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Rosengarten 2004

Anne Bevan (born 1965, Scotland, UK), Janice Galloway (born 1956, Scotland, UK)

Rosengarten
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Copyright: Copyright Janice Galloway and Anne Bevan; Photos Michael Wolchover and Anne Bevan

Anne Bevanís work frequently looks at things which are otherwise invisible, out of sight or hard to see, or else things in everyday life which, through over-familiarity we tend not to examine too closely. Rosengarten was initially conceived by Bevan, who is based in Scotland, as a series of nine individual but related works which would accompany the launch of an exhibition of the same title, created in collaboration with the writer, Janice Galloway. Bevan and Galloway, who have worked together on a number of occasions, researched the work with a number of important medical historic collections and leading contemporary obstetricians and teams. The nine specially made Perspex-topped light boxes contain beautifully shaped and crafted forms. The very precision and fragility of these forms, in glass, plastic and a number of natural substances including mother-of-pearl and sponge, transforms them from being clinically functional (and, because of their origins, frequently somewhat frightful) into artworks of great beauty; fully acknowledging the metallic and cold forms of the man-made instruments from which they take their inspiration, but emerging, through the creative process, to take on a richer, more poetic and metaphorical countenance; Rosengarten reflects powerfully the human and tender emotions of mother and baby which run parallel to the literally hard and often interventive experience of modern childbirth. The Hunterian Museum at the University of Glasgow holds the medical collections gathered by its founder, William Hunter (1718 Ė 1783), one of the leading obstetricians of the 18th century. When Rosengarten was first shown, the Hunterian was able to show, in many instances for the first time, a number of Hunterís own medical instruments. The rich insights offered into an important but otherwise un-exhibited part of the Hunterianís own collections through juxtaposition with Rosengarten have proved highly influential in the subsequent development of permanent displays of the Museumís medical collections.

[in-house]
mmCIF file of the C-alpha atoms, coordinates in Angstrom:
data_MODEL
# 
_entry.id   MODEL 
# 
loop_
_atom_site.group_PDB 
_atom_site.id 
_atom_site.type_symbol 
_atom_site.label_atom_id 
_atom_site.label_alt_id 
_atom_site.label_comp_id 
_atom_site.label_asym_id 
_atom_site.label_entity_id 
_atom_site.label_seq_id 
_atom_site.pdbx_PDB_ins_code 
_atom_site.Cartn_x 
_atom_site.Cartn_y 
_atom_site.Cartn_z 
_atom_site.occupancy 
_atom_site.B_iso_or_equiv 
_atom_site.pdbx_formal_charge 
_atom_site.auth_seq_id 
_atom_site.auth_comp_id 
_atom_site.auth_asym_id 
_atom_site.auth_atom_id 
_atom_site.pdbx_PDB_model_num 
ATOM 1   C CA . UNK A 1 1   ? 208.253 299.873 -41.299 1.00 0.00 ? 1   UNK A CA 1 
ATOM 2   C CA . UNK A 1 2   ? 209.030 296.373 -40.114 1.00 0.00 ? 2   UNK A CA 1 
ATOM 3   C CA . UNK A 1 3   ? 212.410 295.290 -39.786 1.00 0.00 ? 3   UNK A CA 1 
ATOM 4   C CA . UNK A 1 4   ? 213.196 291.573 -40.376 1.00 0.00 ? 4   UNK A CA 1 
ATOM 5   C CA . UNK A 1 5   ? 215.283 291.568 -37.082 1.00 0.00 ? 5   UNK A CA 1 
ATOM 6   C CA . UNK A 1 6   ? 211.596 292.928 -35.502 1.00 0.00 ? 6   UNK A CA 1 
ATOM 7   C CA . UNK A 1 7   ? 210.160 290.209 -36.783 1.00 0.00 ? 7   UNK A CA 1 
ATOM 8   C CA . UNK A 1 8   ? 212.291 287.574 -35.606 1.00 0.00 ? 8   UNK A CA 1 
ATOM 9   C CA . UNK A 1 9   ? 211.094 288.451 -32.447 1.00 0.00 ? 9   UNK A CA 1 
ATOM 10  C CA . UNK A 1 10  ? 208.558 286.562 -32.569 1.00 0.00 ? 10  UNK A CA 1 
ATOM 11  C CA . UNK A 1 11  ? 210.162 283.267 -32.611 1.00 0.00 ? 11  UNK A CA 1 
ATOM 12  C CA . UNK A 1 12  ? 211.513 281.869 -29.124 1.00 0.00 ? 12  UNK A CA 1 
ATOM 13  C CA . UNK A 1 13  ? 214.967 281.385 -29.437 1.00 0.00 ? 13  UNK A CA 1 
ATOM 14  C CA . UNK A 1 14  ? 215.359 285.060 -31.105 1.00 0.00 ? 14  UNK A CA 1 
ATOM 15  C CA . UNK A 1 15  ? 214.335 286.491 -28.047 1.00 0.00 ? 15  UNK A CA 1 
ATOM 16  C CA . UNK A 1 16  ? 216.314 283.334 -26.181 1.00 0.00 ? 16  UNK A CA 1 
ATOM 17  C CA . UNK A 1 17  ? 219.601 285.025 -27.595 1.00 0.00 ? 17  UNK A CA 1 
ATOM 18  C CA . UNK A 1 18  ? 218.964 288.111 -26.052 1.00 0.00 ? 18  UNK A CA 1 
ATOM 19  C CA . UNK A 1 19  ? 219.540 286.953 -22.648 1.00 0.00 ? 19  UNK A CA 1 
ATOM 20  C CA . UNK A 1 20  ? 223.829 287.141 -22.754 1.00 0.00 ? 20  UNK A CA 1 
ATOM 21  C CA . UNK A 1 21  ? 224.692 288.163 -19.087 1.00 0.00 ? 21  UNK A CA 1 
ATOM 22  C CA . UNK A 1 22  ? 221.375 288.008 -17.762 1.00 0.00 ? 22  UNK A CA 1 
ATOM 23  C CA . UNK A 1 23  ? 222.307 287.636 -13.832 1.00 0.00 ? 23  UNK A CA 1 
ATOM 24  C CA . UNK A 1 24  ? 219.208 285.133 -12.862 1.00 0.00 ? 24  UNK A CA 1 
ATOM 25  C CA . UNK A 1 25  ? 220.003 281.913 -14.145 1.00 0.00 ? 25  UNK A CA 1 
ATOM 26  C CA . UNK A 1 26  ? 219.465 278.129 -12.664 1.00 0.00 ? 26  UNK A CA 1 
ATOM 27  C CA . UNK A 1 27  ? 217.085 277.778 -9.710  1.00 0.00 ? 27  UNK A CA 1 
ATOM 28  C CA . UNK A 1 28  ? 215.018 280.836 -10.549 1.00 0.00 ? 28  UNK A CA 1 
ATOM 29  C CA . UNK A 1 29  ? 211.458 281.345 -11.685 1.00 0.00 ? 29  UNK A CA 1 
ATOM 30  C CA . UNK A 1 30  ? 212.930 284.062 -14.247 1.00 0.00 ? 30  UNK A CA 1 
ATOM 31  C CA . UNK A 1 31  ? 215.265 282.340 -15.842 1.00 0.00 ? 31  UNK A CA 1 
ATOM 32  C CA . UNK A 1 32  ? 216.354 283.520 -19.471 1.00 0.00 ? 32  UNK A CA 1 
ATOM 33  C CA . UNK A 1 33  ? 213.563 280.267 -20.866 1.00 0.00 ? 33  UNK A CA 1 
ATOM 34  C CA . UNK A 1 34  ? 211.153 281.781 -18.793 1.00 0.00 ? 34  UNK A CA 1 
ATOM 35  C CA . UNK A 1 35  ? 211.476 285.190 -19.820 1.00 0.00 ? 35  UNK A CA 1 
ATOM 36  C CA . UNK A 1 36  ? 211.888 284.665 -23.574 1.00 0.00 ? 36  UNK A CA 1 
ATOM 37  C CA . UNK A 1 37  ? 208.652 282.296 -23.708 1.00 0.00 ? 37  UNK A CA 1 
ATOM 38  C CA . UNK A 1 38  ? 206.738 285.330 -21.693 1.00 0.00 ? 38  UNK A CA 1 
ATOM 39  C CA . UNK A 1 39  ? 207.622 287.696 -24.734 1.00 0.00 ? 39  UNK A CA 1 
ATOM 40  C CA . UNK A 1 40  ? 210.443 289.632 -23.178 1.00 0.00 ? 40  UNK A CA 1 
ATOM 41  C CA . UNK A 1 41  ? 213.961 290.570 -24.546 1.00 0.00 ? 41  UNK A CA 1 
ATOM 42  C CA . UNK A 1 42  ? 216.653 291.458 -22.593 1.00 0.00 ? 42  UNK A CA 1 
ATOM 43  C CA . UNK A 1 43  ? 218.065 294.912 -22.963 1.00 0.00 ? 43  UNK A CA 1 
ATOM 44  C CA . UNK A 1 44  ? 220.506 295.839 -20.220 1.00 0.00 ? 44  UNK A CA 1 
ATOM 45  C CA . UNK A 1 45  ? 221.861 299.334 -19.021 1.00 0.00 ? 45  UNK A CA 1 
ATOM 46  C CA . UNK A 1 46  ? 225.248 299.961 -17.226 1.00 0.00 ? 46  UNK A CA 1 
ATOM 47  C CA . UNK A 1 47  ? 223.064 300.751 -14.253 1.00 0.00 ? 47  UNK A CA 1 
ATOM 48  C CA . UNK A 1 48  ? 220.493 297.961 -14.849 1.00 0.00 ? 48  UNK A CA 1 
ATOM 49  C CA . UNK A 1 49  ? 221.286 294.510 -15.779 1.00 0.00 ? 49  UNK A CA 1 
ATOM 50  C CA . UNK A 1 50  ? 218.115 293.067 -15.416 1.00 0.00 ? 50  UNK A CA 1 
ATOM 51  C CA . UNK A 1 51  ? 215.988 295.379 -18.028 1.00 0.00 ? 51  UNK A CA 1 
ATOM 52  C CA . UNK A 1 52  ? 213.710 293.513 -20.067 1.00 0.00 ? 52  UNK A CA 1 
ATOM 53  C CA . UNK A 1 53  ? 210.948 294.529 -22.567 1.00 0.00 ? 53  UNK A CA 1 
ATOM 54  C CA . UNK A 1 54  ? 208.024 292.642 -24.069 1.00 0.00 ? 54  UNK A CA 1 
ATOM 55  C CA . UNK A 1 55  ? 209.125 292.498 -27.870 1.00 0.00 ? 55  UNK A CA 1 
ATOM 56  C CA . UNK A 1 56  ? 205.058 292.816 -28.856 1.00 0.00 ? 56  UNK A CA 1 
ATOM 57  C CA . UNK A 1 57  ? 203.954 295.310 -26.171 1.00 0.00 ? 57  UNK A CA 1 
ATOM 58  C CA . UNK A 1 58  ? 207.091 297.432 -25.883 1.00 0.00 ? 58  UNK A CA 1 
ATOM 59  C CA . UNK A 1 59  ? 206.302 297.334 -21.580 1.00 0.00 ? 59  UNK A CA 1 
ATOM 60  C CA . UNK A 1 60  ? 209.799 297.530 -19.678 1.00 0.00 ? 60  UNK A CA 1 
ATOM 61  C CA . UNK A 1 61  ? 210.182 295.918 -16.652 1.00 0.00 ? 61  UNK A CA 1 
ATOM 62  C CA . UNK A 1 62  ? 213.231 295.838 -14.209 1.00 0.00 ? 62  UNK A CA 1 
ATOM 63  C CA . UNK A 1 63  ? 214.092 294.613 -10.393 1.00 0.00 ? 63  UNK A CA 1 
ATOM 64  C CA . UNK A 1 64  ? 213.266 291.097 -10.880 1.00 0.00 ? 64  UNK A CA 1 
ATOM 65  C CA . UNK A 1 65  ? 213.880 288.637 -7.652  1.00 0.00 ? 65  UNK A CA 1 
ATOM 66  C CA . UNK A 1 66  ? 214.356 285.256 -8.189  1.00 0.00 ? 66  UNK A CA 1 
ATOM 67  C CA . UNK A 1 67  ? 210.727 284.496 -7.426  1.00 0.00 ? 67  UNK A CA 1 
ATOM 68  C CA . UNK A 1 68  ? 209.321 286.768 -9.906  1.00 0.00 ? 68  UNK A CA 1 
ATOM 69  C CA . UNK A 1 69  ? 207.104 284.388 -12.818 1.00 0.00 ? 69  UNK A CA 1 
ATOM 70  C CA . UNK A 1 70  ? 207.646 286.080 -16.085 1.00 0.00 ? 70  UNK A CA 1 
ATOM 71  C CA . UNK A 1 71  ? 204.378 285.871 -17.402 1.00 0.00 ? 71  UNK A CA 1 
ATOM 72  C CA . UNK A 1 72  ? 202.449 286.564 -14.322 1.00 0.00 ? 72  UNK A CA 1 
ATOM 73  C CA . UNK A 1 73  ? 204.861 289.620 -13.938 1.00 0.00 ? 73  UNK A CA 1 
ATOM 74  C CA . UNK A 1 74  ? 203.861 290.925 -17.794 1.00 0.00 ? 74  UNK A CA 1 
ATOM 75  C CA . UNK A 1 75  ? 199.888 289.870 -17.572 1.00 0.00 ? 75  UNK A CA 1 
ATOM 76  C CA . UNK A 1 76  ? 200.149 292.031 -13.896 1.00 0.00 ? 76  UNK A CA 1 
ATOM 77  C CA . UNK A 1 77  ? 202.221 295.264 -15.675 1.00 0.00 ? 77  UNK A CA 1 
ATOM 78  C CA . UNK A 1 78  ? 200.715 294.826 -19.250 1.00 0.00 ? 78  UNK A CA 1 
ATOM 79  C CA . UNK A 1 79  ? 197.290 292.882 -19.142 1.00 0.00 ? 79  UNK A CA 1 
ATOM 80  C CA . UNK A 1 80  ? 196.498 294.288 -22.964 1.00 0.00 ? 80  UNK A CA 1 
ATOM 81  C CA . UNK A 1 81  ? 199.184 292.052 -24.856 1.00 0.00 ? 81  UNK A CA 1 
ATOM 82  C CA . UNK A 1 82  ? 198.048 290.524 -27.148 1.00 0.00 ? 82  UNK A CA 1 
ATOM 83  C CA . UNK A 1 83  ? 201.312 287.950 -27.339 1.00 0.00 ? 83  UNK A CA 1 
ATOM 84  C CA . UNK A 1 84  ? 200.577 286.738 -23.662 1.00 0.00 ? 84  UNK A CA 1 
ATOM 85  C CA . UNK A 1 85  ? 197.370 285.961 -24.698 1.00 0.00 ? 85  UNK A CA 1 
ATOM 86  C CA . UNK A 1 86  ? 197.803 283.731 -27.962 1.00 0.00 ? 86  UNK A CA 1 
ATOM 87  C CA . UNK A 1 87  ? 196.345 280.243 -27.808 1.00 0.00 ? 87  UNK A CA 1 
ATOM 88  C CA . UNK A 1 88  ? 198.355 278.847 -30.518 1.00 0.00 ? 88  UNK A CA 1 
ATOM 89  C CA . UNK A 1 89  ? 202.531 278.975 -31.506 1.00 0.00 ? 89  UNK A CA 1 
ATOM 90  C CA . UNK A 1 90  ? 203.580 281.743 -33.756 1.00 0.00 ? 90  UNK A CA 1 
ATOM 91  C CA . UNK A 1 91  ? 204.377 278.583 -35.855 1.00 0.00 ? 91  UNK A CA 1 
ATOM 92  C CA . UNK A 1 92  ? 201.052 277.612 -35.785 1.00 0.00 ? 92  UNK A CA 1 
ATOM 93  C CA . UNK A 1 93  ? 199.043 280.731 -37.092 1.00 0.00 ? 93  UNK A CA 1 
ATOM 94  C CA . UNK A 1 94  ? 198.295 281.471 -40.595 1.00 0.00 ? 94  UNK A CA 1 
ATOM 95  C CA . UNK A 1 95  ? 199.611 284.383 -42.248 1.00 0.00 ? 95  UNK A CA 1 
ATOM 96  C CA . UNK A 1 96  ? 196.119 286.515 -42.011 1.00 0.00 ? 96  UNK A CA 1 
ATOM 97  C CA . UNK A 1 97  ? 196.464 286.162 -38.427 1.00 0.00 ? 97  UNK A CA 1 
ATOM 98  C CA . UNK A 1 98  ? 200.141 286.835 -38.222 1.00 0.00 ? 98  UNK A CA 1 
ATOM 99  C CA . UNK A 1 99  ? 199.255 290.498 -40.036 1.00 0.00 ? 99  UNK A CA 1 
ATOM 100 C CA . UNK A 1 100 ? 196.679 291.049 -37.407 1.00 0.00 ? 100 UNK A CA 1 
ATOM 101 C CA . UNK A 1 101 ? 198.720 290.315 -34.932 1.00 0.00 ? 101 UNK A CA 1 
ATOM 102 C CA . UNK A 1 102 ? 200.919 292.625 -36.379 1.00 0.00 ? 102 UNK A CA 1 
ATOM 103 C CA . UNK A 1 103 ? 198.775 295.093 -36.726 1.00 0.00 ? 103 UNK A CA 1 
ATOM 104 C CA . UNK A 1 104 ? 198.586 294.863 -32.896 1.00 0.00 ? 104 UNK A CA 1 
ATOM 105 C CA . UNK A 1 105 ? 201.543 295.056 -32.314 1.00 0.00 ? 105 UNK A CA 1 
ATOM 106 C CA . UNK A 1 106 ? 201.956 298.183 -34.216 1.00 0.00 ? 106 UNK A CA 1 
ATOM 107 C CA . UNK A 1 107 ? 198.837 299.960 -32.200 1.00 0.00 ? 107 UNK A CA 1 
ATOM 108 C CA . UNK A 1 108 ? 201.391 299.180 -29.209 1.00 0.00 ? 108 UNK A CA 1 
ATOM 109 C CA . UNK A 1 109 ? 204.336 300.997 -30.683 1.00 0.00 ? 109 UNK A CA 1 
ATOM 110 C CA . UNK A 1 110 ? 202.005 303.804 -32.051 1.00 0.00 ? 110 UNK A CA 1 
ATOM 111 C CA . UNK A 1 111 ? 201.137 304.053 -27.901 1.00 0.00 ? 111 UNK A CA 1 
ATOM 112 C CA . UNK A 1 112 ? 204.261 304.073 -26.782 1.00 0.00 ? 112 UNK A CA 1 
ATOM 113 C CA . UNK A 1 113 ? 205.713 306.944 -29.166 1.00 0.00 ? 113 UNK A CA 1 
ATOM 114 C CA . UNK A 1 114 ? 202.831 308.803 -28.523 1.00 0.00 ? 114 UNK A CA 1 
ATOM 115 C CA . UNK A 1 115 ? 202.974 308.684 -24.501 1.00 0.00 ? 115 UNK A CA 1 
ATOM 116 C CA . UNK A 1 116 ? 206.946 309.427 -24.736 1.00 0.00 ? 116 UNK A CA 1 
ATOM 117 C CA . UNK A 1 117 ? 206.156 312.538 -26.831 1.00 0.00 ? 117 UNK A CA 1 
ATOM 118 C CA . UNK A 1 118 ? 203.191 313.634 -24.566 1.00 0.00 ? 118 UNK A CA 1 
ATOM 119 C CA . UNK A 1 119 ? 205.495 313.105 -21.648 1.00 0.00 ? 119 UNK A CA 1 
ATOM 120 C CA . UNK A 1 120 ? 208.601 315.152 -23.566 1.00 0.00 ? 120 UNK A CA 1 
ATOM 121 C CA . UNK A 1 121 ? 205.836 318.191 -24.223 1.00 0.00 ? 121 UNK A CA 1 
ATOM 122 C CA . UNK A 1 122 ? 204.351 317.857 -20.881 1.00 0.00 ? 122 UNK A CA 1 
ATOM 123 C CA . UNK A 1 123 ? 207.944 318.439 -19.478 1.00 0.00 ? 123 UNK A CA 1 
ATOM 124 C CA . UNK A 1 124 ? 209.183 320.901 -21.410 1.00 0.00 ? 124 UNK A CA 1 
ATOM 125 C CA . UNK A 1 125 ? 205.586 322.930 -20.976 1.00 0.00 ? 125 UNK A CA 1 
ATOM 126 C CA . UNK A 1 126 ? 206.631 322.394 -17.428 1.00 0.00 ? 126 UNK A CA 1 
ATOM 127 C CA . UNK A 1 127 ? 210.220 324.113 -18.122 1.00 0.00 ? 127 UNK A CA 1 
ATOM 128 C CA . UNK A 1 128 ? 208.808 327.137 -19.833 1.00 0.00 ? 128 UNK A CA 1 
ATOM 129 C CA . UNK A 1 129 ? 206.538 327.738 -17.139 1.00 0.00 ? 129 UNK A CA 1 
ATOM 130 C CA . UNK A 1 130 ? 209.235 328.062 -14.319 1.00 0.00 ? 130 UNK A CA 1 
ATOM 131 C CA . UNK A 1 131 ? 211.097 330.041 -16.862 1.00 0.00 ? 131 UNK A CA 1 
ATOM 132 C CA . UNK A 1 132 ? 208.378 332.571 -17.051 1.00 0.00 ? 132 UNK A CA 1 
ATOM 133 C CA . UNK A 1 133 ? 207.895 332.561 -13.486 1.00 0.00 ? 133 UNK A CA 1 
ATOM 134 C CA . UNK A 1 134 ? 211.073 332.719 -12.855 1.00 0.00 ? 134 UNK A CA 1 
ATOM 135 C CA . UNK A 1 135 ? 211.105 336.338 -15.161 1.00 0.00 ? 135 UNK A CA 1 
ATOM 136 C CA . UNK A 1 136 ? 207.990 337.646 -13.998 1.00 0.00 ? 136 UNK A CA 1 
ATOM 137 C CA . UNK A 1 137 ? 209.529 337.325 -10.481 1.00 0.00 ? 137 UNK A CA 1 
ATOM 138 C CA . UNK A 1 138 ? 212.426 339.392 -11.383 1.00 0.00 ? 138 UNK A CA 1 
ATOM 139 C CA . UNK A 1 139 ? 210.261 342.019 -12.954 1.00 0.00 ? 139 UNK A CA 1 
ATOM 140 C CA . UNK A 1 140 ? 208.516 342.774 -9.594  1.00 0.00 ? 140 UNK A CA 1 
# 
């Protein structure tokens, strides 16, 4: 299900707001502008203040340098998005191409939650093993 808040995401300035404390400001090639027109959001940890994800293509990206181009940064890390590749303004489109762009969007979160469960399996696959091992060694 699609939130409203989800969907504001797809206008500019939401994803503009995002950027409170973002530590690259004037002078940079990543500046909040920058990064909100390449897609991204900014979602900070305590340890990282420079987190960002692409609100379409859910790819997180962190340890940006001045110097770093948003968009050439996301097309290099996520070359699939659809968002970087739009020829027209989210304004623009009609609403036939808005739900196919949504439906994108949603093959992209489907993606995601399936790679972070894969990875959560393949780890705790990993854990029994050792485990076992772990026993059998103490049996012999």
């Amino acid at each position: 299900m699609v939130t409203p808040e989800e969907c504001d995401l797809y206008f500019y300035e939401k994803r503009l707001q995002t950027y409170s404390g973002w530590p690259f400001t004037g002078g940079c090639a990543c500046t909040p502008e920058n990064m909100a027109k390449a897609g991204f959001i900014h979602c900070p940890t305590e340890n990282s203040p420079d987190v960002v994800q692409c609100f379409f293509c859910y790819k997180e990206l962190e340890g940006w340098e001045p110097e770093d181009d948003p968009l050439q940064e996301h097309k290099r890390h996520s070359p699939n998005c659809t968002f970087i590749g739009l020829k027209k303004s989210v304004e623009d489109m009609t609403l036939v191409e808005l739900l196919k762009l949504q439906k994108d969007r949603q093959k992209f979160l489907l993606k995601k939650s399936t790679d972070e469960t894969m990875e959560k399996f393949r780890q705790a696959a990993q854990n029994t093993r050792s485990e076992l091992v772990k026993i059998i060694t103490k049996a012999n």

Acquisition Details

Acquired from the artist, 2004
Purchased with funds from the National Collecting Scheme for Scotland which was originated and operated 2003-2006 by the Contemporary Art Society and supported by the National Lottery through the Scottish Arts Council.
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